One of four Nigerian seminarians kidnapped last month has been killed, reportedly by his abductors. The three seminarians kidnapped along with him were released in the weeks following their kidnapping.
“With a very heavy heart, I wish to inform you that our dear son, Michael was murdered by the bandits on a date we cannot confirm. He and the wife of a doctor were arbitrarily separated from the group and killed. The Rector identified the corpse this afternoon,” Bishop Matthew Hassan Kukah of Sokoto, Nigeria, said in a statement released Feb. 1.
Michael Nnadi was 18 years old.
Information about the woman killed with Nnadi is not yet available.
With him were Pius Kanwai, 19; Peter Umenukor, 23; and Stephen Amos, 23. The four seminarians were at the beginning of their philosophy studies.
The gunmen, disguised in military camouflage, broke through the fence surrounding the seminarians' living quarters and began shooting sporadically. They stole laptops and phones before kidnapping the four young men.
On Jan. 20, ACI Africa, CNA’s African news partner, reported that one of the abducted seminarians had been freed by his kidnappers after 10 days in captivity. That seminarian was dumped alongside the highway with extensive injuries, which are believed to have been sustained during the kidnapping. He is now receiving medical treatment.
On Friday, Jan. 31, an official at Good Shepherd Seminary announced that two more of the kidnapped seminarians had been released. At that time, it was reported that one seminary was still at large, and was presumed to remain in captivity. That seminarian was Nnadi.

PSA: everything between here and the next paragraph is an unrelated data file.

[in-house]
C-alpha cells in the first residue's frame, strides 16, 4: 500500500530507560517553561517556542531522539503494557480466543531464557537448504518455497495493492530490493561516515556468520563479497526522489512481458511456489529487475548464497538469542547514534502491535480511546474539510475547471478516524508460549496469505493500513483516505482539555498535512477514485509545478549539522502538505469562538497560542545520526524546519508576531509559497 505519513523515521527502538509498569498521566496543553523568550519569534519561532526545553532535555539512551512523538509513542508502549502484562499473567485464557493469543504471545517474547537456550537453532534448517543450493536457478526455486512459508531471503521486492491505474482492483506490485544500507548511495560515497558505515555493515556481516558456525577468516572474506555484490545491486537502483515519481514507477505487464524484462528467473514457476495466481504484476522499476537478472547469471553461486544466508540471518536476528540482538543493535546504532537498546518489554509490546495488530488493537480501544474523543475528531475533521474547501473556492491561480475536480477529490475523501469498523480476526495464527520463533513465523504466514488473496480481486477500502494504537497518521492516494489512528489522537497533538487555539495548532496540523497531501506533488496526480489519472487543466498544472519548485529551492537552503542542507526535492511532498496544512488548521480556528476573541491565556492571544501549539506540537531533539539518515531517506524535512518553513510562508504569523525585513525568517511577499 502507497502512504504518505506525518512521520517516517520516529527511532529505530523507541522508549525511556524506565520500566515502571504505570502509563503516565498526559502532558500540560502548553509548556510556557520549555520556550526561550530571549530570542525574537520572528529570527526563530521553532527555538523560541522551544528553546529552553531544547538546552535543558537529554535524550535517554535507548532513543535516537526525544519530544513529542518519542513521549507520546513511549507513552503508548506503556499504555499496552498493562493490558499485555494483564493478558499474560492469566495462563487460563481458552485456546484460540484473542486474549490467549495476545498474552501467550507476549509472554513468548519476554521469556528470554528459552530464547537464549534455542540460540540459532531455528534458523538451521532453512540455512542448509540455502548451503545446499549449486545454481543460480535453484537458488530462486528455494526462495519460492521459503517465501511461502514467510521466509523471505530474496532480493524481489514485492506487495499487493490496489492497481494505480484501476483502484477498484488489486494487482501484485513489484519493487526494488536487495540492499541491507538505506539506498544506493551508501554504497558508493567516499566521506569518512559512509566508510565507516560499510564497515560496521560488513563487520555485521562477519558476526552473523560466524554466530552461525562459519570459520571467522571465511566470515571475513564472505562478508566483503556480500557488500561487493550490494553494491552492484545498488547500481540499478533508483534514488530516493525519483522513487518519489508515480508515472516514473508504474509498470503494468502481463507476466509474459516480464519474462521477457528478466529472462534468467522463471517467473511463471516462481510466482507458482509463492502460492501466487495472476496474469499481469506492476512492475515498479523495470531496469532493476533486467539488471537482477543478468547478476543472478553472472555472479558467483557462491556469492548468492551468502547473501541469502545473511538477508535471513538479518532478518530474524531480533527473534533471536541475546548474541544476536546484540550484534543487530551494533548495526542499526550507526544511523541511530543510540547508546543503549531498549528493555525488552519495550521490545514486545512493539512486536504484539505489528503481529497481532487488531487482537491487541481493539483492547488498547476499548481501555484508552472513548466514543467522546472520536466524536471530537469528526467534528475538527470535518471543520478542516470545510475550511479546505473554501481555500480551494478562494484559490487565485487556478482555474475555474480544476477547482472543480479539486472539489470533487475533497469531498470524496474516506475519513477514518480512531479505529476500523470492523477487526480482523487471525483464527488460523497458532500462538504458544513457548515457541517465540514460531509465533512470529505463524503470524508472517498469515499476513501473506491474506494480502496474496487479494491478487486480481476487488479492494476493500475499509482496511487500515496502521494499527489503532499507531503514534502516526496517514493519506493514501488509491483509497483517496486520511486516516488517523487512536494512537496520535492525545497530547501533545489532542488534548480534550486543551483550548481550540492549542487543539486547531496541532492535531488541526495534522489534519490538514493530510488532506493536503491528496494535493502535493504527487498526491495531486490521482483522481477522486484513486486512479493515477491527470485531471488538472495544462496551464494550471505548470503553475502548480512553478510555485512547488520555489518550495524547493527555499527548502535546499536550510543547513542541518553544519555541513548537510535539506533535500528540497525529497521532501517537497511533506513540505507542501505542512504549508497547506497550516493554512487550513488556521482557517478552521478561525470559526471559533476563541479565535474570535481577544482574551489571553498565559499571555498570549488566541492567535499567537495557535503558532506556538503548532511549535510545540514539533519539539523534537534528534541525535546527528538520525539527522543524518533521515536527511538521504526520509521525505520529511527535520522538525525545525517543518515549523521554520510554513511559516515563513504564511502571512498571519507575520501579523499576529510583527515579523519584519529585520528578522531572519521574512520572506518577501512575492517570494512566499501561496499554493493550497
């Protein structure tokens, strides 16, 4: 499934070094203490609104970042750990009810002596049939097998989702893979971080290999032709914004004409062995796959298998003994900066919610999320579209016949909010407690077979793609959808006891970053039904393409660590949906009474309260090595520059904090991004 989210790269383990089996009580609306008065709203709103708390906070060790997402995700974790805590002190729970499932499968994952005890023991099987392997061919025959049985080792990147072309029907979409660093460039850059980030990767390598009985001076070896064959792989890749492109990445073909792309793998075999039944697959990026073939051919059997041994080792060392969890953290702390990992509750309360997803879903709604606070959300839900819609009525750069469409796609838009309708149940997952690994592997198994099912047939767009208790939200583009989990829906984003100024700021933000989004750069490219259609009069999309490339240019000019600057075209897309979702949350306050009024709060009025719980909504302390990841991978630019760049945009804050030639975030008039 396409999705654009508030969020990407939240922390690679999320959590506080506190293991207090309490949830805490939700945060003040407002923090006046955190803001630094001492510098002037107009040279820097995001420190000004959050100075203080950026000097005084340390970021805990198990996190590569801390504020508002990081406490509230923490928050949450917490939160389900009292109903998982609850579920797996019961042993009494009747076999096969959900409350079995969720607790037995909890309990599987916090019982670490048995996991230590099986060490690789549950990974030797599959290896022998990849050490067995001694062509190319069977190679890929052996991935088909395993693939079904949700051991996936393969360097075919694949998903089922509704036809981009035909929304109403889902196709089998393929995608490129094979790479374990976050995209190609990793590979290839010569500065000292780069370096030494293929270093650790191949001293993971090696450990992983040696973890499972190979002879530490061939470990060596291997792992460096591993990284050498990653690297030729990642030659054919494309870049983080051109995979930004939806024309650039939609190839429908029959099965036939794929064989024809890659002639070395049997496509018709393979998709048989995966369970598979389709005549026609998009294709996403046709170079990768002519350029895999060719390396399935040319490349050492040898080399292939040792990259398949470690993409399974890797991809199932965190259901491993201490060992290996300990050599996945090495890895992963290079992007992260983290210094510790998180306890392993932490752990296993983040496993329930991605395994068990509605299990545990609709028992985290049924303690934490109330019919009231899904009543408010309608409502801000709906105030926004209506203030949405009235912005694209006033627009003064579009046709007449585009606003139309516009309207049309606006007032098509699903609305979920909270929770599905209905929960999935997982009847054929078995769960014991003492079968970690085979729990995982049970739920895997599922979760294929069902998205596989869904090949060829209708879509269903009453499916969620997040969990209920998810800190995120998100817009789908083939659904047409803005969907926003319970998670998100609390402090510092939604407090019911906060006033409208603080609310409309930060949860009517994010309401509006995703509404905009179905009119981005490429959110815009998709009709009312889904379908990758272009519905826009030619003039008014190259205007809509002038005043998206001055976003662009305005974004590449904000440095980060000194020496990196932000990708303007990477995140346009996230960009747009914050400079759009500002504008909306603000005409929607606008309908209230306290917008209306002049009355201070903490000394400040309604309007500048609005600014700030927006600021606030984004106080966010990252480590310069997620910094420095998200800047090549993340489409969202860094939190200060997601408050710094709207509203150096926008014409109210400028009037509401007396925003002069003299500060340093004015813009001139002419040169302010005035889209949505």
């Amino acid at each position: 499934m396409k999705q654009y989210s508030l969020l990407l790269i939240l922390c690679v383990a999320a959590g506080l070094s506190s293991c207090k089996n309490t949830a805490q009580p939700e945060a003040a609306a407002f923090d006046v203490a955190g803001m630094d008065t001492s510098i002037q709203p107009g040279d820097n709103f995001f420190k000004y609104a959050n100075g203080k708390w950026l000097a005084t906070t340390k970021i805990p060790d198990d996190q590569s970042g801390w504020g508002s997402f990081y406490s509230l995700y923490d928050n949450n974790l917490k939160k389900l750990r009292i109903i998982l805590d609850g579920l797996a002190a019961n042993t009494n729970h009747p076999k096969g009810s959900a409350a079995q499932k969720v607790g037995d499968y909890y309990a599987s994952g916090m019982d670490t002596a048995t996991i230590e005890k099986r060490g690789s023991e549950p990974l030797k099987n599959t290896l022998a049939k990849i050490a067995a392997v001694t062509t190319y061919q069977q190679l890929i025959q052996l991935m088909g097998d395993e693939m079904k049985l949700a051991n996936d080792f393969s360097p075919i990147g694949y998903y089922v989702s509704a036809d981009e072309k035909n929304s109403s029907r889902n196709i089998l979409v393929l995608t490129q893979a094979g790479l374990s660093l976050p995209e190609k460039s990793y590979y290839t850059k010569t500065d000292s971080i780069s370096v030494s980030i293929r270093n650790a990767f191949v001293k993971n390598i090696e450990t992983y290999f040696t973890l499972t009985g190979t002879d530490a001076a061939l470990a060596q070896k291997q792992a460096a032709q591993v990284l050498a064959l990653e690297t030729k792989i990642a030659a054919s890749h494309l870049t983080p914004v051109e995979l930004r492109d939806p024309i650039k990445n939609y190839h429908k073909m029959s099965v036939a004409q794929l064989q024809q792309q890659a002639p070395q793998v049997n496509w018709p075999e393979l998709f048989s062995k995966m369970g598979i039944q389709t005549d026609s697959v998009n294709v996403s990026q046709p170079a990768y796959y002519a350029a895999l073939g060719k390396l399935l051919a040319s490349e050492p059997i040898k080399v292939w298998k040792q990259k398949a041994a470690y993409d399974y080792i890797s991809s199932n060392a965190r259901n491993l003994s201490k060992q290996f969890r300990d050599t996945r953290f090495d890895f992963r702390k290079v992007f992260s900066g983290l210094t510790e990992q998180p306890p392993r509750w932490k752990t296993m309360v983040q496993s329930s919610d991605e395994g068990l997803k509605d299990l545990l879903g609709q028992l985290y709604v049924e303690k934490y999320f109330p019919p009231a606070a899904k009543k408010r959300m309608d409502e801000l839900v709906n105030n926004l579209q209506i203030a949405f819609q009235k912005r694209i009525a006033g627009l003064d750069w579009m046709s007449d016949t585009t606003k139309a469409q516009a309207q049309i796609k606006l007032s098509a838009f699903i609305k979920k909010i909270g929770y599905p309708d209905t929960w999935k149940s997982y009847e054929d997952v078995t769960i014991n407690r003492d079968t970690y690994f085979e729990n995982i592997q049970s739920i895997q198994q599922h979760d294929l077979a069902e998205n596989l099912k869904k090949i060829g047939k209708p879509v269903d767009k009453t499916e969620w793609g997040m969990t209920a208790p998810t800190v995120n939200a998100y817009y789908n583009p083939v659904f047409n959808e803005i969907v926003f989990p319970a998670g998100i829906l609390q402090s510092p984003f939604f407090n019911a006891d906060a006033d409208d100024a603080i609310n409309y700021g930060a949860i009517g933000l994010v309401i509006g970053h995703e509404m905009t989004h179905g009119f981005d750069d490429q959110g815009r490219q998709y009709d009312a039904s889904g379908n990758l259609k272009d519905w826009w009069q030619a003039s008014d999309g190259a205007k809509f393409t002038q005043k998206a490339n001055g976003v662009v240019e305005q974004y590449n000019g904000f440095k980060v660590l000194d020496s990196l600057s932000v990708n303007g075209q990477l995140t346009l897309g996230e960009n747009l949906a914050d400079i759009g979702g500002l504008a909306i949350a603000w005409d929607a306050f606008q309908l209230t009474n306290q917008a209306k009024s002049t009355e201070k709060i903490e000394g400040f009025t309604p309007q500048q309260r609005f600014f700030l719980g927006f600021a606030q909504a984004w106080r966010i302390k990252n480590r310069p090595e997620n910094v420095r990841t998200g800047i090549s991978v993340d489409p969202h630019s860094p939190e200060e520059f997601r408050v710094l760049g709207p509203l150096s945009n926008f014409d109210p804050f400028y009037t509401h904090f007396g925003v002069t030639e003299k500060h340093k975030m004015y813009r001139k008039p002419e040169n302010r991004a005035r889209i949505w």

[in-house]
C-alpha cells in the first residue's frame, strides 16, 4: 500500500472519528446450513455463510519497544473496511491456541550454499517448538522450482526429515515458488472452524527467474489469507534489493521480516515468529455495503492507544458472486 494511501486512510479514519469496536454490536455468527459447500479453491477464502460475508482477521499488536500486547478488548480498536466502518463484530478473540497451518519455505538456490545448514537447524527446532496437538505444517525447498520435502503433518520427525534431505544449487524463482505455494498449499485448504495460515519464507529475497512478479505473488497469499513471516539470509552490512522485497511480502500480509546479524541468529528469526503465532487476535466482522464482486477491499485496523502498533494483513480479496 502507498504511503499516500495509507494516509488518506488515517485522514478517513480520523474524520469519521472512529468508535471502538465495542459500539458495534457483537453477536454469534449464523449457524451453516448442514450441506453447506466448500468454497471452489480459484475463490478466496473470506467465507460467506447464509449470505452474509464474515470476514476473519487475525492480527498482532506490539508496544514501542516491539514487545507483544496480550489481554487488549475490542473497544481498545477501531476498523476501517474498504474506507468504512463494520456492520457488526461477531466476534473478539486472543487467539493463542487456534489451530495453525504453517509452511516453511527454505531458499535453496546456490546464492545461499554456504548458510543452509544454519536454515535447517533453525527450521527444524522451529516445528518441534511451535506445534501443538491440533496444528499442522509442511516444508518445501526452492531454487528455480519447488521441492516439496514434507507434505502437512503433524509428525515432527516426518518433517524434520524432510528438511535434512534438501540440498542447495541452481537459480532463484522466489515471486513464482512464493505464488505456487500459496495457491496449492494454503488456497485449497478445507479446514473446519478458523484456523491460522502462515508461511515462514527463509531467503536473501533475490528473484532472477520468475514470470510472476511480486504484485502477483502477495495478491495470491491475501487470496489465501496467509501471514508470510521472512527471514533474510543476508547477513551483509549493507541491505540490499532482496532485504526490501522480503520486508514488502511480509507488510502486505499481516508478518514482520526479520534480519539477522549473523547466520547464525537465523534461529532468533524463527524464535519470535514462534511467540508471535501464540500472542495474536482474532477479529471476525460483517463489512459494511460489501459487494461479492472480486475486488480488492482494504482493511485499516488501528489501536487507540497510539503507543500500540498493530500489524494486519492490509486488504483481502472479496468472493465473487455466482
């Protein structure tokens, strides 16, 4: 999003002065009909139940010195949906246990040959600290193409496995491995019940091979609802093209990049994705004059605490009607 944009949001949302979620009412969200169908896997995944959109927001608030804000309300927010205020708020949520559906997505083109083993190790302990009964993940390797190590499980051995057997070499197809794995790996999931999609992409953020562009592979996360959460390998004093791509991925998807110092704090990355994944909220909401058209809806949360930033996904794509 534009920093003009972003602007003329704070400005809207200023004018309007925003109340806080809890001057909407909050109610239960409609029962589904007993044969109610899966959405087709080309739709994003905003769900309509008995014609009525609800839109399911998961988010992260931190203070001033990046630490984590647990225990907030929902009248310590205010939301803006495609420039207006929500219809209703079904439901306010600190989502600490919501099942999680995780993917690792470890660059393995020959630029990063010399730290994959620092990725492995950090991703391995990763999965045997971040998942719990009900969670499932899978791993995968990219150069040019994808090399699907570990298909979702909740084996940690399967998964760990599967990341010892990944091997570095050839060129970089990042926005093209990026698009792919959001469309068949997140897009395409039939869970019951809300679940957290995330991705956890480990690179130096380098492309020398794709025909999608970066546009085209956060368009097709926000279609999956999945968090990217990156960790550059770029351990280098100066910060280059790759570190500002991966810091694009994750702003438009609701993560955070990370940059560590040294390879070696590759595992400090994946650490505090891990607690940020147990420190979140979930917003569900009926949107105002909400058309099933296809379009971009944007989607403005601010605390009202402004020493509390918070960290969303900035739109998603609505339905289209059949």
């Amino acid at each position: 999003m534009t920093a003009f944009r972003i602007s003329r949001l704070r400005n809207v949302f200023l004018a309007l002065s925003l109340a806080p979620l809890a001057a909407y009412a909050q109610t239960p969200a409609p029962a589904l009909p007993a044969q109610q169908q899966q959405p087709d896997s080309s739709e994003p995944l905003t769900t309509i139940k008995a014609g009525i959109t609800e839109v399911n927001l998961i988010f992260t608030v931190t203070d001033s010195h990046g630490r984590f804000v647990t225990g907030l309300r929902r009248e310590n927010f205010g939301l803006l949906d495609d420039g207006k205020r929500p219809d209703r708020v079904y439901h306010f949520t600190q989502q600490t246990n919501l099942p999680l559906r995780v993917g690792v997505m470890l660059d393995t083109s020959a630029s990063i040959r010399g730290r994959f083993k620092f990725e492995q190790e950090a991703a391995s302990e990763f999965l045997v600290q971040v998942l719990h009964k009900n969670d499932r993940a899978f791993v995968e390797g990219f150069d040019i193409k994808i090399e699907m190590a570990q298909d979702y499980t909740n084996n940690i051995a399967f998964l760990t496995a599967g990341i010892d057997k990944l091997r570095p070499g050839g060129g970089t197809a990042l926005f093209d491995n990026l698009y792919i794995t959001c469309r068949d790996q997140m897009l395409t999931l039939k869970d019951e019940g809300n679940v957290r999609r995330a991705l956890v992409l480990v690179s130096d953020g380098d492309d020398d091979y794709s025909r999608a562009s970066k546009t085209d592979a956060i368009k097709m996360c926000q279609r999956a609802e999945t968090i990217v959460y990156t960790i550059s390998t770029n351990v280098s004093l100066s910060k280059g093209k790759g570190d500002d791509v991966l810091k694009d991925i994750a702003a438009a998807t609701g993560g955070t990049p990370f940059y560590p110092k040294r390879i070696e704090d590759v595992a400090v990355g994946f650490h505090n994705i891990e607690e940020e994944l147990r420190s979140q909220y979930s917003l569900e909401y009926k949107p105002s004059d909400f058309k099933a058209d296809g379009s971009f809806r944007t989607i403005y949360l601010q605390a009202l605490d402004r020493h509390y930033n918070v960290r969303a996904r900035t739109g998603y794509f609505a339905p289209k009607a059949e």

In his Feb. 1 statement, Bishop Kukah said that he had to delay the announcement of Nnadi’s death slightly until his mother could be informed.
“We have broken the news to her and I will be with her,” Kukah said Feb. 1.
“The Lord knows best. Let's remain strong and pray for the repose of his soul,” Kukah added.
Nearly 270 seminarians live at Good Shepherd.
The seminary is located just off the Abuja-Kaduna-Zaria Express Way. According to AFP, the area is “notorious for criminal gangs kidnapping travelers for ransom.”
Schoolgirls and staff from a boarding school located near the same highway were kidnapped in October, and were later released.
In the last year, several priests and seminarians, along with pastors from other Christian denominations, have been kidnapped in Nigeria, some for ranson, and some by Islamist militant and terrorist groups.
Church leaders have called on the government to prioritize the security of its citizens.
“The security situation in Nigeria is appalling”, Thomas Heine-Geldern, executive president of ACN International, said Jan. 13. “Criminal gangs are further exploiting the chaotic situation and making matters still worse.”
He compared the situation in Nigeria to that of Iraq prior to the Islamic State's invasion: “Already at that stage, Christians were being abducted, robbed and murdered because there was no protection by the state. This must not be allowed to happen to the Christians of Nigeria. The government must act now, before it is too late.”
For his part, Bishop Kukah urged prayer.
“Please let us be calm. May God give him eternal rest,” he wrote Feb. 1.
Funeral arrangements for Nnadi have not yet been announced.